Every spring, celebrated producer Paula Sjunneson (of paulanowevent, formerly The Swedish Housewife Presents) brings some legendary magic to the Triple Door in Seattle. Her burlesque-cum-rock-opera, House of Thee Unholy, is “a Tolkienian acid trip” that paints a dripping, sexy portrait of the 1970s, all set to a soundtrack of Led Zeppelin, which is played live by an enormous band.
Paula has been producing in Seattle since the early ‘80s, starting with music, drag, and performance artists that she befriended while living in New York City. Her first burlesque show in Seattle took place in 1987. The show opened with a band called Mother Love Bone (which went on to become Pearl Jam) and was headlined by legendary boylesque sensation John Sex.
“I called it ‘An Evening of Love and Sex’,” she recalls.
Her early shows operated on a much smaller scale than the epic productions she’s known for today. “It was a lot of club-based cabaret,” she tells me, which is hardly surprising considering her background as a performer and producer at the Pyramid Club in New York. In the early 2000s, as the burlesque revival was taking off, Paula began producing burlesque shows that often included the old-school drag performers she had worked with in the ‘80s.
“What was exciting about burlesque in 2002 was that it was very much about women producing it,” she says. “Men were welcome to come and see the show, but it really wasn’t about them.”
Inspired by emcees and producers like Miss Astrid, Paula was very intentional in the way she contextualised her shows, often producing in gay venues and with overtly gay men hosting. “It was not straight man territory,” she adds. By framing her productions in a way that was explicitly unconcerned with hetero male gaze, the performances felt free to be as socially challenging and subversive as possible.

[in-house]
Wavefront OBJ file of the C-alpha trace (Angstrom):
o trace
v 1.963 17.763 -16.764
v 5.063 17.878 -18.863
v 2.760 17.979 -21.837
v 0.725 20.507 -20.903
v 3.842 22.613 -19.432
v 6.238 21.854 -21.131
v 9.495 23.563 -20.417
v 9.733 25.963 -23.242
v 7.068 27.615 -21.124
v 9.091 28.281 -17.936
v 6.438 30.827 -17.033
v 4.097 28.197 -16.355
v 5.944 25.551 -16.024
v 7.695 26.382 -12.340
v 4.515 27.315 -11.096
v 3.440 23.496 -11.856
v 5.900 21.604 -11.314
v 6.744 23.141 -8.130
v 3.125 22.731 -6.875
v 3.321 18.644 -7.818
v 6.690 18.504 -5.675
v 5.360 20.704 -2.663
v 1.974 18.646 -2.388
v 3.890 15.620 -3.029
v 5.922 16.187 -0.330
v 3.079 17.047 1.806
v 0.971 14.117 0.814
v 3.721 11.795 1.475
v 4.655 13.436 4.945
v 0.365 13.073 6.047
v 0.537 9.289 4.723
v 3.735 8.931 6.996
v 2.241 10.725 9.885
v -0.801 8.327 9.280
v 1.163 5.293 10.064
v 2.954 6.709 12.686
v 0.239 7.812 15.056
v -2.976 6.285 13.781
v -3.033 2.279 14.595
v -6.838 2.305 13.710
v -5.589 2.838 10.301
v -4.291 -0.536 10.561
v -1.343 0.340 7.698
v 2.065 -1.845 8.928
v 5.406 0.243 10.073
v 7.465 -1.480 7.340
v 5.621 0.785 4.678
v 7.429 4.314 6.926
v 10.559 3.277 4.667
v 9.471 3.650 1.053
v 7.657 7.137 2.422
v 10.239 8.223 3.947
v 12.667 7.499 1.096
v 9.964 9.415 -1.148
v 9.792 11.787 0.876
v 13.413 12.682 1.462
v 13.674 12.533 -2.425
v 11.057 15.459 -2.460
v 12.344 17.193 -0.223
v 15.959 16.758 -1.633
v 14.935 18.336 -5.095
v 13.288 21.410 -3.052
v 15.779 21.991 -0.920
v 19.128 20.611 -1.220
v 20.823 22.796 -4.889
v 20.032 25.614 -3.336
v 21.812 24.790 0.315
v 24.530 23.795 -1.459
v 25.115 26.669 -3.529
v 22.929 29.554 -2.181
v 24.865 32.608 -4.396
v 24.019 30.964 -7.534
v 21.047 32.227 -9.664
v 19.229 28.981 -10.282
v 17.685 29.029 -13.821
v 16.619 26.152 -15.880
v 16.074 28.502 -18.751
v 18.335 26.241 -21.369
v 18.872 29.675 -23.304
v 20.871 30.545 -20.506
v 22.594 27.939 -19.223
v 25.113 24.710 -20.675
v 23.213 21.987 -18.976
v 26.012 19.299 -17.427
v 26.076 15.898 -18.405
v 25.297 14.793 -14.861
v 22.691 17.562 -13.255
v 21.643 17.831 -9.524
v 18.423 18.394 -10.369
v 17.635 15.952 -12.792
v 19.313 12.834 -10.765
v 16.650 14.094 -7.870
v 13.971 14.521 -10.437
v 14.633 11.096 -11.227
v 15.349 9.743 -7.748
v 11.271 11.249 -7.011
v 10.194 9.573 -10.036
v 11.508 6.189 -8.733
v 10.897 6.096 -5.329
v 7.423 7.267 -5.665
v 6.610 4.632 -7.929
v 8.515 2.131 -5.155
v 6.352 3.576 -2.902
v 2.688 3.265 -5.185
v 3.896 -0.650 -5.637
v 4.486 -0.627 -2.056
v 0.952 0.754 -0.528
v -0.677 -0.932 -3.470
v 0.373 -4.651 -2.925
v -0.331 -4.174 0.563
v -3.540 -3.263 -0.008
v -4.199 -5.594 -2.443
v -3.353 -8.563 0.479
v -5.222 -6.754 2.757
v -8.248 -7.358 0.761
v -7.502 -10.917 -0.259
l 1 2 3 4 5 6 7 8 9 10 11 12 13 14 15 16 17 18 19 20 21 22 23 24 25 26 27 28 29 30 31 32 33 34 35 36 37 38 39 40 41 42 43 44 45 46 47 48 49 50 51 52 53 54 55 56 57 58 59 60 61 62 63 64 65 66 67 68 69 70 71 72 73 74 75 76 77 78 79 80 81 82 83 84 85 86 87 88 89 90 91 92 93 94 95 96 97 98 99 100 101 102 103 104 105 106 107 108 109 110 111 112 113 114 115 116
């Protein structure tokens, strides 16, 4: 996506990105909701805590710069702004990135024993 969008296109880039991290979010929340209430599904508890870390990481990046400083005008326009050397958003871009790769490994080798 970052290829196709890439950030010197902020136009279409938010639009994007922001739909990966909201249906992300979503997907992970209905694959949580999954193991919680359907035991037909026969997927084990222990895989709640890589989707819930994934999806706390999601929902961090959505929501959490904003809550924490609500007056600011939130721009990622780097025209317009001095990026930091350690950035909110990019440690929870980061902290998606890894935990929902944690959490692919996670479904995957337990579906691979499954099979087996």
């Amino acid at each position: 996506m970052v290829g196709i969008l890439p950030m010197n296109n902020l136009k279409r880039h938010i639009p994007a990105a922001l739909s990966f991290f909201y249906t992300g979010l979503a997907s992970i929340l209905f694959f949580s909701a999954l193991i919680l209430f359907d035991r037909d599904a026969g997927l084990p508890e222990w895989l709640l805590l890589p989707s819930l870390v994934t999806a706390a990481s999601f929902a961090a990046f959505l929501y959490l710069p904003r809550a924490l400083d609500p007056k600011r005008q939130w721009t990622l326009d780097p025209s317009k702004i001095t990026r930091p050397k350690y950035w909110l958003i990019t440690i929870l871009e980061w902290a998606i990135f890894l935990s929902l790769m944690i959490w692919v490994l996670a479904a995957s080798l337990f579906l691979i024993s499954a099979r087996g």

Over the course of her career, Paula laid a lot of groundwork for the burlesque community, both in Seattle and with the Burlesque Hall of Fame, where she helped transition the Weekender from the goat farm to Las Vegas. Paula spent two years hosting Seattle’s Pink Door Cabaret, the city’s longest running weekly show (“139 Saturday nights in a row!”). Over the years, she brought many world-class burlesque artists to Seattle, including Dirty Martini, Julie Atlas Muz, Erochica Bamboo, Immodesty Blaze, and The World Famous *BOB*, to name a few.
Paula enjoyed producing regularly until 2009, when she felt that increasing numbers of hetero men had become involved in the burlesque community, many of who had come over from the Rockabilly scene. “I have no interest in recreating 1950s dynamics,” says Paula, who noticed a shift towards disrespect and objectification as more straight guys became emcees and producers. The demographic changes made it increasingly difficult to maintain the for-women-by-women context that Paula had enjoyed and fostered in her previous work. “The female form is a gift,” she advises. “If a woman has the courage to share herself in that manner then meet that with respect.”
These days, Paula still brings her epic House of Thee Unholy to Seattle’s prestigious Triple Door stage each year. The cast boasts a high level of pedigree and polish, with diverse and extensive dance backgrounds represented. Since its inception in 2007, the talents and specialties of the performers have dramatically shaped the show.
“Each dancer brought their own ideas the table,” says Paula. Its current iteration contains five forms of dance: go-go, burlesque, butoh, ballet, and Odissi. This year’s cast includes Waxie Moon, Indigo Blue, Lily Verlaine, The One The Only Inga, and Paris Original, among other talented performers.
House of Thee Unholy raged its psychedelic gorgeousness on the Triple Door stage from March 11th to March 15th 2015. Click here for a review and photos of the 2014 production.
Paula Now and Then: Rocking the Pants Off Seattle Since 1987 written by Crystal Tassels.